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Report Says Begin Was Behind Adenauer Letter Bomb

DW staff (jen)
June 13, 2006

According to a report in a German newspaper, Israeli leader Menachem Begin was behind an attempted assassination of German Chancellor Konrad Adenauer in 1952.

A reporter says he found evidence linking Israeli politician Begin to an attempt on Adenauer's lifeImage: AP

More than 40 years after the act in question, one of the perpetrators says Begin -- who later became Israeli prime minister, and who shared the Nobel Peace Prize with Egypt's Anwar Sadat in 1978 -- masterminded and funded an assassination attempt against Germany's chancellor, Konrad Adenauer, in 1952.

New evidence

According to the Frankfurt Allgemeine Zeitung (FAZ), which cited German journalist Henning Sietz in the matter, Begin organized and funded a letter bomb sent to Adenauer, in an attempt to scupper Holocaust reparation agreements that were being negotiated between Germany and Israel at the time.

Konrad Adenauer
Adenauer, here in a 1957 photo, escaped the terror attackImage: AP

Sietz wrote a book in 2003 on the conspiracy-like politics behind the event titled "Assassination Attempt on Adenauer: The Secret History of a Political Attack." The book narrowed down the identities of the suspected assassins but did not prove them. Now, Sietz cites new material -- a book published in a limited edition by Eliezer Sudit, who was an Israeli nationalist activist at the time and one of the co-perpetrators of the attack.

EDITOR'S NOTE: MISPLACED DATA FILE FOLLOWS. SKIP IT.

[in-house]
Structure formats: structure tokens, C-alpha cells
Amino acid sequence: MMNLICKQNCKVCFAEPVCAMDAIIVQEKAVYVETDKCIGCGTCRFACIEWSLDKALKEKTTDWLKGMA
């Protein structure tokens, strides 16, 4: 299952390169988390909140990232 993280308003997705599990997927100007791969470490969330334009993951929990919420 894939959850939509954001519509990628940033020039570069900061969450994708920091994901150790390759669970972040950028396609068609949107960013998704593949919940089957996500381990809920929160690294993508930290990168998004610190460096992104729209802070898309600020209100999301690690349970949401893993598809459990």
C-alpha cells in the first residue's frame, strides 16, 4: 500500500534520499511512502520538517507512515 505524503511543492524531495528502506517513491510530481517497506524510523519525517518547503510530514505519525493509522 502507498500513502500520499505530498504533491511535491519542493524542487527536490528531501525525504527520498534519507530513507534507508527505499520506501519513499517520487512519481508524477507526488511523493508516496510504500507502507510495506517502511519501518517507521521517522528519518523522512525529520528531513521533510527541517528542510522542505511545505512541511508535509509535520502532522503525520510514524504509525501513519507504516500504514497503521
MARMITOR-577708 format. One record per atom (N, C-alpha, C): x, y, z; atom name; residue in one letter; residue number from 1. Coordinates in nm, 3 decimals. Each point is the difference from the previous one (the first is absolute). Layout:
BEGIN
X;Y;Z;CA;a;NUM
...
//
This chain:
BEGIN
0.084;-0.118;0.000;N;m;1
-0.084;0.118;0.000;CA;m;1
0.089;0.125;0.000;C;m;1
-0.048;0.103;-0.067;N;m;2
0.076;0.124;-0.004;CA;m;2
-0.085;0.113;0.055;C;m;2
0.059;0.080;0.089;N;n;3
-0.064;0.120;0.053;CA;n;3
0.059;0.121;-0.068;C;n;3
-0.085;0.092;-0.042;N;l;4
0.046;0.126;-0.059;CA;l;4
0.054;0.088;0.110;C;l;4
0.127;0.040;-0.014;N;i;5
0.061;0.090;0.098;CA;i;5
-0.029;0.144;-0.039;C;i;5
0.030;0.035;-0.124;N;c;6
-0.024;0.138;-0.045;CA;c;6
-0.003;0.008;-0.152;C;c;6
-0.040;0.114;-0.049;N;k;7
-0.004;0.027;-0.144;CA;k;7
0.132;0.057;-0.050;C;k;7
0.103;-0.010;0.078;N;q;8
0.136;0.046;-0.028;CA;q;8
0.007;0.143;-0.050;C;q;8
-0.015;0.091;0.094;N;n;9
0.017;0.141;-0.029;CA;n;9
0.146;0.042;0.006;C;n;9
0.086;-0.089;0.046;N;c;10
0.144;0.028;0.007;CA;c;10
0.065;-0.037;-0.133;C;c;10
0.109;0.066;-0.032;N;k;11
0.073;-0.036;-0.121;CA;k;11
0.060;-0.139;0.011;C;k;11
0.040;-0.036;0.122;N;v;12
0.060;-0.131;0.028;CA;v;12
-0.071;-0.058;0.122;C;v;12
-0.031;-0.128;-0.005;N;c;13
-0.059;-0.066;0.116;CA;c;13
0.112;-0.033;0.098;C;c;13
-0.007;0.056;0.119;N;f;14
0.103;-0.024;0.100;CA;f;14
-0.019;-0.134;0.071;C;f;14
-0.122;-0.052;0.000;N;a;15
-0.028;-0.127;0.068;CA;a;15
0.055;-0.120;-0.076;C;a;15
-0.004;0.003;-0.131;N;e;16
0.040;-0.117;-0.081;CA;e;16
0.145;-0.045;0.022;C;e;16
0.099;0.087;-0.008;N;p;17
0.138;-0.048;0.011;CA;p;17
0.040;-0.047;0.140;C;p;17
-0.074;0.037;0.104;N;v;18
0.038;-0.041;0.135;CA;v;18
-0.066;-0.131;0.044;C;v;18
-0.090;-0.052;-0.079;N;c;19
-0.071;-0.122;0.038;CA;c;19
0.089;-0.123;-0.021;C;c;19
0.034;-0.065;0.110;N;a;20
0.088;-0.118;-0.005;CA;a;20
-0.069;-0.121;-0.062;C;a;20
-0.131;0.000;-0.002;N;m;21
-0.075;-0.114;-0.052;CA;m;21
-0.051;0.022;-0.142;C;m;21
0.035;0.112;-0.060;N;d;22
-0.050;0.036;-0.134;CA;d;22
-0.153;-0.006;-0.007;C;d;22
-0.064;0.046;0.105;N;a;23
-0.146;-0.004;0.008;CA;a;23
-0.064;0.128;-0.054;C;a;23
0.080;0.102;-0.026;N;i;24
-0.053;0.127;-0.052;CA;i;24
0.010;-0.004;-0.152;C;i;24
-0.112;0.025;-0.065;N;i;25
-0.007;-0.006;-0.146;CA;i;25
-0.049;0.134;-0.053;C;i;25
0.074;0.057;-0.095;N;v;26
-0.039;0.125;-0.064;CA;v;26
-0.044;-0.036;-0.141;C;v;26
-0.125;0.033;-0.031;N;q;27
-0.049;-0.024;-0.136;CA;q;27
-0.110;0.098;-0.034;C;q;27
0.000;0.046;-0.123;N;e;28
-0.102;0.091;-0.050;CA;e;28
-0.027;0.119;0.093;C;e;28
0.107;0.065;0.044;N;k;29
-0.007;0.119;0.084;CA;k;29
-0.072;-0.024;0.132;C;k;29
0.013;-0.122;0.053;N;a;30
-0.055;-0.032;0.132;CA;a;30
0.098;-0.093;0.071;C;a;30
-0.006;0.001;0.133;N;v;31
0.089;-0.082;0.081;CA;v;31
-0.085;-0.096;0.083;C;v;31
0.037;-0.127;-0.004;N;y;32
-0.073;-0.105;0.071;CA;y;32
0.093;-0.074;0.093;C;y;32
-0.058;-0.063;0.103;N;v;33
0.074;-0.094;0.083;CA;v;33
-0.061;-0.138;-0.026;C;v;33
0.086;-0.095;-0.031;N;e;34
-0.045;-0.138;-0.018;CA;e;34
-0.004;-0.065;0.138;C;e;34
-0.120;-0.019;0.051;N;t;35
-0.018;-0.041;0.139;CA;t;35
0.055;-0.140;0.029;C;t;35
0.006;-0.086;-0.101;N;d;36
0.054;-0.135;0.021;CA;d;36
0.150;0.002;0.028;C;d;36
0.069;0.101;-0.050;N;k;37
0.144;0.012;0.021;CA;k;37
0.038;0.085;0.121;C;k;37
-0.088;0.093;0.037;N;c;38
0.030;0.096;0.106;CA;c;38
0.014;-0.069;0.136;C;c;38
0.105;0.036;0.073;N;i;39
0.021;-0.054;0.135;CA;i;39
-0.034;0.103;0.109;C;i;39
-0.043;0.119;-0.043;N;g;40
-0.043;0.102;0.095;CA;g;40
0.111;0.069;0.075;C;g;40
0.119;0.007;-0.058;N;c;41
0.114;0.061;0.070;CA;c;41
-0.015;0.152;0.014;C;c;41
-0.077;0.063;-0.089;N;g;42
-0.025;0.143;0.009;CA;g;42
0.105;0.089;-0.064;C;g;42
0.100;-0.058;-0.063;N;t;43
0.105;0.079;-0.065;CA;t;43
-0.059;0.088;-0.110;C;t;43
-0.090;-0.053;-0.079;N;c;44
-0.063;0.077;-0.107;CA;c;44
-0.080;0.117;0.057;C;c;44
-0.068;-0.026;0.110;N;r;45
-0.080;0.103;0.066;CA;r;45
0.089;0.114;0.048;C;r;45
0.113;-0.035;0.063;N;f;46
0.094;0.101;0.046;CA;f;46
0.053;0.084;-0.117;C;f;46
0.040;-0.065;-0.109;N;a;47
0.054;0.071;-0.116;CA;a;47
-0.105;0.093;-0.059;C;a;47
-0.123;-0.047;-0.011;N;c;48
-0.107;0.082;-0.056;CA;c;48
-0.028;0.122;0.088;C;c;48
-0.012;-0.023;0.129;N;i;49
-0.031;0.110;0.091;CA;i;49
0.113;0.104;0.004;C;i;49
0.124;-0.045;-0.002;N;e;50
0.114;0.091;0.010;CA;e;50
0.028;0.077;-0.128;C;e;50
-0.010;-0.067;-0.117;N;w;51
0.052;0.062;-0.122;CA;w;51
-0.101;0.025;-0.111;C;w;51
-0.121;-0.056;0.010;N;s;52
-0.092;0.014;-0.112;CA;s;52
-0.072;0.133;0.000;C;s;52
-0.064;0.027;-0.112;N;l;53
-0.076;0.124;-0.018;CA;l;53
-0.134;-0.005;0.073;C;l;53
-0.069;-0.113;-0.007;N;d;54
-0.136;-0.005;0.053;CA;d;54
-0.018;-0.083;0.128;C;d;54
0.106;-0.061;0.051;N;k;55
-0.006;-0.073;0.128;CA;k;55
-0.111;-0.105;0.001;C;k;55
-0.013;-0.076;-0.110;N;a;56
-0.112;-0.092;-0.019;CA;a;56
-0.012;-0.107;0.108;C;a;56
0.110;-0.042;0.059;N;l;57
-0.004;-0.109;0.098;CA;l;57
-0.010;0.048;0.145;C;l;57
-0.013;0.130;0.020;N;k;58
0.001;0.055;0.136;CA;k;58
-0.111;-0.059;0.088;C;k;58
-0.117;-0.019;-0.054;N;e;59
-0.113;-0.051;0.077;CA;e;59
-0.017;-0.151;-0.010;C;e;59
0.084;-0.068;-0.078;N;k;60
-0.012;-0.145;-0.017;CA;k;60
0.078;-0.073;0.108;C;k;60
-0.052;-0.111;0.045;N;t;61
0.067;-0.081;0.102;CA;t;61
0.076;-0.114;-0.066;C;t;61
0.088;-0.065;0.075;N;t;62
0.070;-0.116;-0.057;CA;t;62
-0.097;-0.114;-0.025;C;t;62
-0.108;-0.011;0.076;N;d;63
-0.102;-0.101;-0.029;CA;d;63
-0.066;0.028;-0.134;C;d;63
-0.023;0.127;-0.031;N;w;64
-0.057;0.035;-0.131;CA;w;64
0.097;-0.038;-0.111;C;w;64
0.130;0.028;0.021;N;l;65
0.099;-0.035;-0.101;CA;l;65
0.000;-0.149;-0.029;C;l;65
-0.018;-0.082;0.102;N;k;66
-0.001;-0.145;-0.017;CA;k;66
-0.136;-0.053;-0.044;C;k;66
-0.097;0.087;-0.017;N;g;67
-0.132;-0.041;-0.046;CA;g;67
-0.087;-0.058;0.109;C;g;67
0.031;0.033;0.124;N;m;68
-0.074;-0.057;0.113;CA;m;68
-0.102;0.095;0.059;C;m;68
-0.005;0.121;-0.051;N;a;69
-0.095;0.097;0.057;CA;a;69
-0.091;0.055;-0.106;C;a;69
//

Sudit's book, a memoir of his days in the armed underground Zionist movement Irgun, names Begin as the creative and financial force behind the assassination plot. A package bomb addressed to Adenauer exploded in the basement of the Munich police headquarters, killing a postal employee. Around the same time, letter bombs exploded at the building near The Hague where Israeli and German representatives were discussing postwar reparation accords.

Barred from Knesset

As a conservative parliamentarian in the late 1940s and early 1950s in Israel, Begin vehemently opposed the Reparations Agreement between West Germany and Israel, claiming that it was tantamount to a pardon of Nazi crimes against the Jewish people. He was even barred from the Knesset, or parliament, after he led a demonstration against the accord that led to a violent outburst of stone-throwing in which numerous parliamentarians and policemen were injured.

Later in his career, as Israeli prime minister, Begin negotiated the Camp David peace accords with Egyptian President Anwar Sadat. In 1978 the two of them were awarded the Nobel Peace Prize for their work.

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